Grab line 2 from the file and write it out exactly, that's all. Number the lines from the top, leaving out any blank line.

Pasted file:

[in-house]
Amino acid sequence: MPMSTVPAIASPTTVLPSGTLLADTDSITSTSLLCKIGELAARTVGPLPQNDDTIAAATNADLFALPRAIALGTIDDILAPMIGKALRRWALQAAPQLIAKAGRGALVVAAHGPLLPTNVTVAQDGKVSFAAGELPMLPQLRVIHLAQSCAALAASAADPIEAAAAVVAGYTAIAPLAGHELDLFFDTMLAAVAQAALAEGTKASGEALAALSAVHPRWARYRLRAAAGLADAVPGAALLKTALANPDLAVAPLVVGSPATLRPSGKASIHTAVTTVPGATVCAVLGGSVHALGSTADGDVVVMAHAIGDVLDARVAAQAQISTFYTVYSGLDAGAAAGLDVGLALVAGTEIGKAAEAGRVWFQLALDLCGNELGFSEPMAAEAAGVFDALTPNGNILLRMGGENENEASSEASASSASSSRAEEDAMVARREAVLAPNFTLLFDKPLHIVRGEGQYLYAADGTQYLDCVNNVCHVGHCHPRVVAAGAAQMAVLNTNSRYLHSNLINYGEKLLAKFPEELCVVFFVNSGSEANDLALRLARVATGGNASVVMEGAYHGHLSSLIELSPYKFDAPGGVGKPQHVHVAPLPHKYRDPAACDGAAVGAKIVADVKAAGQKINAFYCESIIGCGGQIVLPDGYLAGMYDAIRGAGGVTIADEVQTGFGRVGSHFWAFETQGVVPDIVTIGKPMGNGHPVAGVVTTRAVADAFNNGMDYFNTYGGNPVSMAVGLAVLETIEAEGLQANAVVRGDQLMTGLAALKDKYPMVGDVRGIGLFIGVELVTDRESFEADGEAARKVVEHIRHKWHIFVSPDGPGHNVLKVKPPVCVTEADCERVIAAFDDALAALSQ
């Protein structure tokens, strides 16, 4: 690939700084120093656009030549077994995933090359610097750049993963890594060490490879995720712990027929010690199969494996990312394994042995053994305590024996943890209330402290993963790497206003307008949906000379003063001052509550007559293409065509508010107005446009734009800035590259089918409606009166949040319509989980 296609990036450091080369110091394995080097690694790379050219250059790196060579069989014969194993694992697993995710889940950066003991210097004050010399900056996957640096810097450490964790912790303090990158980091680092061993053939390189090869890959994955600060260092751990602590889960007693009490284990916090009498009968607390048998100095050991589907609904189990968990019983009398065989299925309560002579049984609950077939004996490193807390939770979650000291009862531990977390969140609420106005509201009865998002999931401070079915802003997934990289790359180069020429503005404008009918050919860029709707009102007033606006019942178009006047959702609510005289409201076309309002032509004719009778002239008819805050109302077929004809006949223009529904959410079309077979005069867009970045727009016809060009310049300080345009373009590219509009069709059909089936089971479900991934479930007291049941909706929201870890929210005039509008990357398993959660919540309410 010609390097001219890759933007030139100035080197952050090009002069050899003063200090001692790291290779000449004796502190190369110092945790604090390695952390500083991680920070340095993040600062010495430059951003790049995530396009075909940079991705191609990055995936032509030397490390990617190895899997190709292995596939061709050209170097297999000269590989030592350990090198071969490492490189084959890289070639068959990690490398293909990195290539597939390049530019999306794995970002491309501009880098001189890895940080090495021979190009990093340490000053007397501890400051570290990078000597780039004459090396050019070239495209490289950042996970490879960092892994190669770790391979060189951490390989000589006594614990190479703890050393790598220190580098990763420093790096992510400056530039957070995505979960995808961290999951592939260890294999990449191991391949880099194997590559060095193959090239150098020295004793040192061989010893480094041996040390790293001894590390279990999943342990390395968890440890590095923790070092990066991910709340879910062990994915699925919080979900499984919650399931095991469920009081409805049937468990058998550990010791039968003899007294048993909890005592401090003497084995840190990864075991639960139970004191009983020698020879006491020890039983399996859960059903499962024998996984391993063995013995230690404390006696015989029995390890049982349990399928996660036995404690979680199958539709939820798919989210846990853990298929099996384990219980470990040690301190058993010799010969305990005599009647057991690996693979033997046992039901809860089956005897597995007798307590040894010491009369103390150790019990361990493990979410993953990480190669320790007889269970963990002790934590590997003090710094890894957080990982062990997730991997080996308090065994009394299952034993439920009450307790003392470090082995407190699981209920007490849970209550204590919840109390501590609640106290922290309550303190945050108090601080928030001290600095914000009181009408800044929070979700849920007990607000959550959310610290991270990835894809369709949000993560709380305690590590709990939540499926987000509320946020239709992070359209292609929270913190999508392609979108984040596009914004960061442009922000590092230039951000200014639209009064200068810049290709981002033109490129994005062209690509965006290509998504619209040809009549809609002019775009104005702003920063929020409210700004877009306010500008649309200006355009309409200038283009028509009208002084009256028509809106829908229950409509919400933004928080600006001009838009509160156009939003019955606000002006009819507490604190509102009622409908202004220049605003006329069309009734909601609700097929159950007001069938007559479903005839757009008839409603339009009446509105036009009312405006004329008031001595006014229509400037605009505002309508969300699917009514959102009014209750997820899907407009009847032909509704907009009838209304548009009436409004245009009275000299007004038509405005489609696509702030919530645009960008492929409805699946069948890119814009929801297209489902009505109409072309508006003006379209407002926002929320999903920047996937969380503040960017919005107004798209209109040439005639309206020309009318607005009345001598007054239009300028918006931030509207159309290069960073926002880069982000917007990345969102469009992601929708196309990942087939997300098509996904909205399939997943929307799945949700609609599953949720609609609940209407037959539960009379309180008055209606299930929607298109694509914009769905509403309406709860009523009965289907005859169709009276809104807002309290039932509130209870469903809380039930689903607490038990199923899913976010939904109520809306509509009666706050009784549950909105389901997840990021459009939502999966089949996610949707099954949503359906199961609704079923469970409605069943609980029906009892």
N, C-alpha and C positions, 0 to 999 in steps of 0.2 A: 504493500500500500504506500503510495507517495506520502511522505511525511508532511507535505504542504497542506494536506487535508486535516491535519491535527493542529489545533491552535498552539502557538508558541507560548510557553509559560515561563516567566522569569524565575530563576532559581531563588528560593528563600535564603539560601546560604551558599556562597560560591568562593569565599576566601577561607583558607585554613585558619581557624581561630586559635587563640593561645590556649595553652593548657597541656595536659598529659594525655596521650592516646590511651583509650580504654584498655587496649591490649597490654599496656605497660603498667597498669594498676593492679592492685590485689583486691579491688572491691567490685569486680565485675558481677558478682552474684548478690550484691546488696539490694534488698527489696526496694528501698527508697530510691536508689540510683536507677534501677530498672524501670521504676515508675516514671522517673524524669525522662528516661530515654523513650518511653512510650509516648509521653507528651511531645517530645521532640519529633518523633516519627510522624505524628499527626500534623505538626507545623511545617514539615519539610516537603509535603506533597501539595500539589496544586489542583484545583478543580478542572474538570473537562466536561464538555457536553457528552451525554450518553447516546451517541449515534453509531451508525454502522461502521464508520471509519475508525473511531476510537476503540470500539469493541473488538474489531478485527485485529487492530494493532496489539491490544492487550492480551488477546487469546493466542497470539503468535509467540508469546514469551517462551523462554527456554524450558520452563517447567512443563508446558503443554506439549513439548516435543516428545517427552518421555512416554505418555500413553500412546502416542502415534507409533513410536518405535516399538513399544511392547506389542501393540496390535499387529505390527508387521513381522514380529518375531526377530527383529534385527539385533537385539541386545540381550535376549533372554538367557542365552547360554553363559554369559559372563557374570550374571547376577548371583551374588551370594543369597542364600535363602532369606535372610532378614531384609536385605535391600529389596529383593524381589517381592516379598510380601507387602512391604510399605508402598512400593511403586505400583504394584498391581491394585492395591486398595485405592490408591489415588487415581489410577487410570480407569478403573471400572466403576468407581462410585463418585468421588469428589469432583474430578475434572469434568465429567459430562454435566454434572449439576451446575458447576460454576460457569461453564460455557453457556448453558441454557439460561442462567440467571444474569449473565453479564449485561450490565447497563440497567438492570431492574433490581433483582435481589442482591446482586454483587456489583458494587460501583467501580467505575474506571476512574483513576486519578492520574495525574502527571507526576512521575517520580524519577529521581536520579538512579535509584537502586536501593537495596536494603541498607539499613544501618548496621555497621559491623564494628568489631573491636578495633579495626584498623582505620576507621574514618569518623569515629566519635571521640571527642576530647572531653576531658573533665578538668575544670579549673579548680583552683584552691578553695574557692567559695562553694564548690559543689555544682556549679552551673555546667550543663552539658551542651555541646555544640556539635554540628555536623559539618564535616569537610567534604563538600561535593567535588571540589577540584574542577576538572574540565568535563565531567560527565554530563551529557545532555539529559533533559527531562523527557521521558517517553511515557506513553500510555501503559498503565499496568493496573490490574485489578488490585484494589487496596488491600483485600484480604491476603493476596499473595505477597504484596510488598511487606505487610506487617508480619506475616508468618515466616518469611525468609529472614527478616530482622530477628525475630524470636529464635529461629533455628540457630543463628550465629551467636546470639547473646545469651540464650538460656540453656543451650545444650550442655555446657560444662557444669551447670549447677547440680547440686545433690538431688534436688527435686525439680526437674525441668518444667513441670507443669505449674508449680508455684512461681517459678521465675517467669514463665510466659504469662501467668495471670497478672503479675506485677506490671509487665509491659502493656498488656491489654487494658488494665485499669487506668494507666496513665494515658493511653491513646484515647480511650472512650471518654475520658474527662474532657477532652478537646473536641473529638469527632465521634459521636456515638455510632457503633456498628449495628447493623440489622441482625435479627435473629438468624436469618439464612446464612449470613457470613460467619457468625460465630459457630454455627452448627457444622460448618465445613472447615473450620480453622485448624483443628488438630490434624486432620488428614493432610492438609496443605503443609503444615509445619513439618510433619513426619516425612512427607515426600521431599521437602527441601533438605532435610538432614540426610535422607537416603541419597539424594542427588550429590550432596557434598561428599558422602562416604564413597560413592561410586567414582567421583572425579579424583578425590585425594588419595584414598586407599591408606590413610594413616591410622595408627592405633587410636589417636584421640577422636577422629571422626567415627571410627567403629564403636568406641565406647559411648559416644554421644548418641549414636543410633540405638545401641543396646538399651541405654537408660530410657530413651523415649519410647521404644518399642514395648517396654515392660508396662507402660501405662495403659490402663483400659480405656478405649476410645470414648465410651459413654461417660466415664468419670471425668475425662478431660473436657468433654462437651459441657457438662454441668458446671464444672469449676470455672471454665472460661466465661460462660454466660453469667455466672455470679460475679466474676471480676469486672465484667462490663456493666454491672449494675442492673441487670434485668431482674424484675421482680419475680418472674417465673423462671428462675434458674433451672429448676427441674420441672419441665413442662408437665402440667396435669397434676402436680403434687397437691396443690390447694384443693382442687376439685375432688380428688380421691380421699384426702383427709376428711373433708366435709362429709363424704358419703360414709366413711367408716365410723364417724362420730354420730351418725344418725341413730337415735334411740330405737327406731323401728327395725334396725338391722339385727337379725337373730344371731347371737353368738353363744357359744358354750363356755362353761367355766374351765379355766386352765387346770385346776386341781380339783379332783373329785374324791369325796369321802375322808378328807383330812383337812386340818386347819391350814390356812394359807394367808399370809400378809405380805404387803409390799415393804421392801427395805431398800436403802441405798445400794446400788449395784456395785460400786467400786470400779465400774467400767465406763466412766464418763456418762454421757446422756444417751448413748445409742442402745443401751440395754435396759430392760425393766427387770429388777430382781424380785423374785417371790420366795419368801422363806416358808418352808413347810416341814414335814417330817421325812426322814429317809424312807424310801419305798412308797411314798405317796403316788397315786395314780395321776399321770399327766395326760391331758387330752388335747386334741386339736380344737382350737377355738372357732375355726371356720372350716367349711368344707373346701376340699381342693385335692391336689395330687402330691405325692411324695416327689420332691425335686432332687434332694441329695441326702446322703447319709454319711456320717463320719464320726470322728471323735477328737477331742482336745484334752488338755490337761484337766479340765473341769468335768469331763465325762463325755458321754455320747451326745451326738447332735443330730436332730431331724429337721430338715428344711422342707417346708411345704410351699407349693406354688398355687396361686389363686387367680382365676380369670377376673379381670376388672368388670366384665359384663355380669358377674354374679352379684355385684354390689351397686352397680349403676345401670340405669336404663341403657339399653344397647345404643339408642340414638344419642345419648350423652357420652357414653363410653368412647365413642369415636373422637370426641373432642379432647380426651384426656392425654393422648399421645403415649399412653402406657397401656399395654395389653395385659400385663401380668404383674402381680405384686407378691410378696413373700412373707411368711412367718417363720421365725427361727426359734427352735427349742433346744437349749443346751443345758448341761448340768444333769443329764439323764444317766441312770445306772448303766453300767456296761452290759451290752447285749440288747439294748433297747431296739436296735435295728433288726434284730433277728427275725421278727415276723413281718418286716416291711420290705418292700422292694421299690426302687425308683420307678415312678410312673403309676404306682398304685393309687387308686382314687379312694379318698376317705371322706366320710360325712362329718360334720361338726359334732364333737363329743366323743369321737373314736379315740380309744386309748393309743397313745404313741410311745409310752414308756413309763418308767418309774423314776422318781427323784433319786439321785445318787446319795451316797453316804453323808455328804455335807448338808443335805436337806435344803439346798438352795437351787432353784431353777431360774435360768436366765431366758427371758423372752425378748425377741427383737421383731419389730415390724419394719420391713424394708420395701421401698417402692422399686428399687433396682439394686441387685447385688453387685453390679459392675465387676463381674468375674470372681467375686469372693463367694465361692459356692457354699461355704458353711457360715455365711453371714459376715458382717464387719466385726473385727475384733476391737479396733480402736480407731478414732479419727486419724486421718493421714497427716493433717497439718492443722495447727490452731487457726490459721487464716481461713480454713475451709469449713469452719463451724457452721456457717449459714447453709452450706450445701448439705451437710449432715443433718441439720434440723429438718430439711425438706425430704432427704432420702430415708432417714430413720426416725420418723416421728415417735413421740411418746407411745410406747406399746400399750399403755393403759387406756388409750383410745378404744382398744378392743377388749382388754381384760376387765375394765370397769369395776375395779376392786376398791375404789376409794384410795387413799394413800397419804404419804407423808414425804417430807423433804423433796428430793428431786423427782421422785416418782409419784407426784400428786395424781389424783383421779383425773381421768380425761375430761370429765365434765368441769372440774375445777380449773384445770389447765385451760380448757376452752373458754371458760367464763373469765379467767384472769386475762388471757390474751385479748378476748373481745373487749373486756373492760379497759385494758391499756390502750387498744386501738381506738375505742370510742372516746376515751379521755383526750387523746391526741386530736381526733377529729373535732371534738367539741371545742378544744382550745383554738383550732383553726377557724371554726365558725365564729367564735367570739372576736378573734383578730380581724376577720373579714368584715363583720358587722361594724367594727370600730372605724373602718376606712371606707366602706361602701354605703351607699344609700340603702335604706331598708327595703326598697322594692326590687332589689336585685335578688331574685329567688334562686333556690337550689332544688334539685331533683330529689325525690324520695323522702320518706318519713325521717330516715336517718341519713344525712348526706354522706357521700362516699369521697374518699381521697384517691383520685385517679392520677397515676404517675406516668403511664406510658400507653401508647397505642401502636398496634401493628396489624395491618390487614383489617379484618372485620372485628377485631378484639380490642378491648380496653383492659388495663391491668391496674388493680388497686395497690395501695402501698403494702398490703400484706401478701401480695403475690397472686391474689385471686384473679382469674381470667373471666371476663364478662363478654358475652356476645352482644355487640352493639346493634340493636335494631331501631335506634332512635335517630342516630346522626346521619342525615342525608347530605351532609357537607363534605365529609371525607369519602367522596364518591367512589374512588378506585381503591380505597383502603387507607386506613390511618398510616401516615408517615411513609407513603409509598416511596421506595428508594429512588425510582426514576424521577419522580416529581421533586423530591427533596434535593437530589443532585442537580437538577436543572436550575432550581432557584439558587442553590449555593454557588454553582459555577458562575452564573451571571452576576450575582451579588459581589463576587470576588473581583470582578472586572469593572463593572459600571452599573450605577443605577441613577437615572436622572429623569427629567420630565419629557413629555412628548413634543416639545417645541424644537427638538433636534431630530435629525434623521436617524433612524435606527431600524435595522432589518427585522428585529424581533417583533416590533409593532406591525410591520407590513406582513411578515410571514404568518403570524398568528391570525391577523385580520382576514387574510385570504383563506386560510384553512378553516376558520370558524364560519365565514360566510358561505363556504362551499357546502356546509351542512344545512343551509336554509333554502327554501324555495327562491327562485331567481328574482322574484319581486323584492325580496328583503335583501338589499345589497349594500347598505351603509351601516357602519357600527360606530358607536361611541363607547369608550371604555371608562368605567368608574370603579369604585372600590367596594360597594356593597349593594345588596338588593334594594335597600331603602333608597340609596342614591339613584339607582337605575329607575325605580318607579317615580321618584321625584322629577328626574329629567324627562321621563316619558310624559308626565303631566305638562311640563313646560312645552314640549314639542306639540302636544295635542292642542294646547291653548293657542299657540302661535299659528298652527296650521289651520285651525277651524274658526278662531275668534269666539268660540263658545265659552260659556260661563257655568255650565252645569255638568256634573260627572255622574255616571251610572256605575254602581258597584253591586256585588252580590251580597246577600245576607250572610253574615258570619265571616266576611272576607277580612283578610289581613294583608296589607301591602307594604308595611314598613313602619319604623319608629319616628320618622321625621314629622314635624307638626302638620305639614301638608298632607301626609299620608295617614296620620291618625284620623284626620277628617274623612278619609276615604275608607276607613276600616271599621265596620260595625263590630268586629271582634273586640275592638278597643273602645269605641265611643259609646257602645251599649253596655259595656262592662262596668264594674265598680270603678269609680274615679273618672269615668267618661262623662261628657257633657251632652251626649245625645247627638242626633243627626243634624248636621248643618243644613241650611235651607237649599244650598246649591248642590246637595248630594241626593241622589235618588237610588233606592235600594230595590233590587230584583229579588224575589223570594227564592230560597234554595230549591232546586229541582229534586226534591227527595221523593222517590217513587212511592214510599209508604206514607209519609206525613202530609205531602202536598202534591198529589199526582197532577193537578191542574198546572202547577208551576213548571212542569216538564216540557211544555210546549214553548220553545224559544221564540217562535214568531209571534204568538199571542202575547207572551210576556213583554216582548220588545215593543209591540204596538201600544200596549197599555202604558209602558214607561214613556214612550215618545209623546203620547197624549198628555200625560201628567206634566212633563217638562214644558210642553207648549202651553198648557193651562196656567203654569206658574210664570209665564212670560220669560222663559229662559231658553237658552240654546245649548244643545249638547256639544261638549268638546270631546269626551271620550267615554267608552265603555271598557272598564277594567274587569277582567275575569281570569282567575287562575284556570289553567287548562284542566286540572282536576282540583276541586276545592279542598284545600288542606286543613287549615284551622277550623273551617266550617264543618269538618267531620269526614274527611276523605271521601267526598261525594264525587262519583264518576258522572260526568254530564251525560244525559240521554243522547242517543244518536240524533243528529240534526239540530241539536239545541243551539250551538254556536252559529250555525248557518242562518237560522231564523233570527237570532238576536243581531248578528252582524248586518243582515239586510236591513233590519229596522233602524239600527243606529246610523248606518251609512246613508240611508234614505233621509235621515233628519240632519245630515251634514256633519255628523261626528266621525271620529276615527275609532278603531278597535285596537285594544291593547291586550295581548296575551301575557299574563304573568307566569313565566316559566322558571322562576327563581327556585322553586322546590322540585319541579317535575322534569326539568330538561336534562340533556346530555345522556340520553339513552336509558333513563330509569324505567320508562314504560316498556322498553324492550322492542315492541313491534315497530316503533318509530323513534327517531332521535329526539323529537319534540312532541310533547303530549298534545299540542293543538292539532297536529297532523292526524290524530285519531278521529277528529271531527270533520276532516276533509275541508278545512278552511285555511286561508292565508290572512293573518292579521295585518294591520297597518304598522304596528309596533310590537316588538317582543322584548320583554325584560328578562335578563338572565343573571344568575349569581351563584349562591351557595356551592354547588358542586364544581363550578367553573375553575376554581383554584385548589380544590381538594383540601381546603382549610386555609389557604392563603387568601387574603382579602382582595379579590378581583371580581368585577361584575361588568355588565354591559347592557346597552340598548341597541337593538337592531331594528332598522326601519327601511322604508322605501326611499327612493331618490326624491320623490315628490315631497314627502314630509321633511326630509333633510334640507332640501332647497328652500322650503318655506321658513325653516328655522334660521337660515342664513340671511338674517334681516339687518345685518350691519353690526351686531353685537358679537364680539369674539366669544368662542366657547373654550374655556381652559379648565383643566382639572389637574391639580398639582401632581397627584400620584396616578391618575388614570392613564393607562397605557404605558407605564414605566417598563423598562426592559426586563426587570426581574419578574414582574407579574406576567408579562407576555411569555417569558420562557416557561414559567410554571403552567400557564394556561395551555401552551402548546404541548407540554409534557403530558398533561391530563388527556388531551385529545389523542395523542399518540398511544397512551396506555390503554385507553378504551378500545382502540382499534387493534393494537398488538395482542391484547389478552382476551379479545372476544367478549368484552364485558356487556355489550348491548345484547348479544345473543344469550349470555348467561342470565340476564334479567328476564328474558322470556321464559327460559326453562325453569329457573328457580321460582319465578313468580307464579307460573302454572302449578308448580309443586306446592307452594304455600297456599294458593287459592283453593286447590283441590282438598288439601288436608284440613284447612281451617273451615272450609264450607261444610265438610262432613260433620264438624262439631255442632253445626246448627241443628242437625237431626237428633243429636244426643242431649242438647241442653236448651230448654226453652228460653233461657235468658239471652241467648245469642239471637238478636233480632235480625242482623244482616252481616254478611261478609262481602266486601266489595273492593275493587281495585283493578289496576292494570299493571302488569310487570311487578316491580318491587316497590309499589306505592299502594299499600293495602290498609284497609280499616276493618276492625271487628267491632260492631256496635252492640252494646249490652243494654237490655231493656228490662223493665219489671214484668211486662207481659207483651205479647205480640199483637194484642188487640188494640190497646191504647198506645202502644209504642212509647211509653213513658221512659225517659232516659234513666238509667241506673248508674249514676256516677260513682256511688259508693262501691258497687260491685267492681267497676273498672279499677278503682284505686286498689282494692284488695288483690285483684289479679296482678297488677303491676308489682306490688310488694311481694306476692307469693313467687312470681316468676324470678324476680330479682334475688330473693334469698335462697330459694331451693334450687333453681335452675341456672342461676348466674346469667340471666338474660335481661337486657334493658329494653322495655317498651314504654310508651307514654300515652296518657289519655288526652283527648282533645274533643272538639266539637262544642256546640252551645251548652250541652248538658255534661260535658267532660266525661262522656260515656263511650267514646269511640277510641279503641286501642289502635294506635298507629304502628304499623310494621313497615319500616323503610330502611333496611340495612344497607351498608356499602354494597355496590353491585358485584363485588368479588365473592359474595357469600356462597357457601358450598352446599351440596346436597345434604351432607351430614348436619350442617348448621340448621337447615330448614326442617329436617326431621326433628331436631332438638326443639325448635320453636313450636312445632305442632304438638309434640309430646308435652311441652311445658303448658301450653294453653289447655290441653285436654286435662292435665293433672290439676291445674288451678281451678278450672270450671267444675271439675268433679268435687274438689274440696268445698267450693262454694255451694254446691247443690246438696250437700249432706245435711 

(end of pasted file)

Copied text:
Amino acid sequence: MPMSTVPAIASPTTVLPSGTLLADTDSITSTSLLCKIGELAARTVGPLPQNDDTIAAATNADLFALPRAIALGTIDDILAPMIGKALRRWALQAAPQLIAKAGRGALVVAAHGPLLPTNVTVAQDGKVSFAAGELPMLPQLRVIHLAQSCAALAASAADPIEAAAAVVAGYTAIAPLAGHELDLFFDTMLAAVAQAALAEGTKASGEALAALSAVHPRWARYRLRAAAGLADAVPGAALLKTALANPDLAVAPLVVGSPATLRPSGKASIHTAVTTVPGATVCAVLGGSVHALGSTADGDVVVMAHAIGDVLDARVAAQAQISTFYTVYSGLDAGAAAGLDVGLALVAGTEIGKAAEAGRVWFQLALDLCGNELGFSEPMAAEAAGVFDALTPNGNILLRMGGENENEASSEASASSASSSRAEEDAMVARREAVLAPNFTLLFDKPLHIVRGEGQYLYAADGTQYLDCVNNVCHVGHCHPRVVAAGAAQMAVLNTNSRYLHSNLINYGEKLLAKFPEELCVVFFVNSGSEANDLALRLARVATGGNASVVMEGAYHGHLSSLIELSPYKFDAPGGVGKPQHVHVAPLPHKYRDPAACDGAAVGAKIVADVKAAGQKINAFYCESIIGCGGQIVLPDGYLAGMYDAIRGAGGVTIADEVQTGFGRVGSHFWAFETQGVVPDIVTIGKPMGNGHPVAGVVTTRAVADAFNNGMDYFNTYGGNPVSMAVGLAVLETIEAEGLQANAVVRGDQLMTGLAALKDKYPMVGDVRGIGLFIGVELVTDRESFEADGEAARKVVEHIRHKWHIFVSPDGPGHNVLKVKPPVCVTEADCERVIAAFDDALAALSQ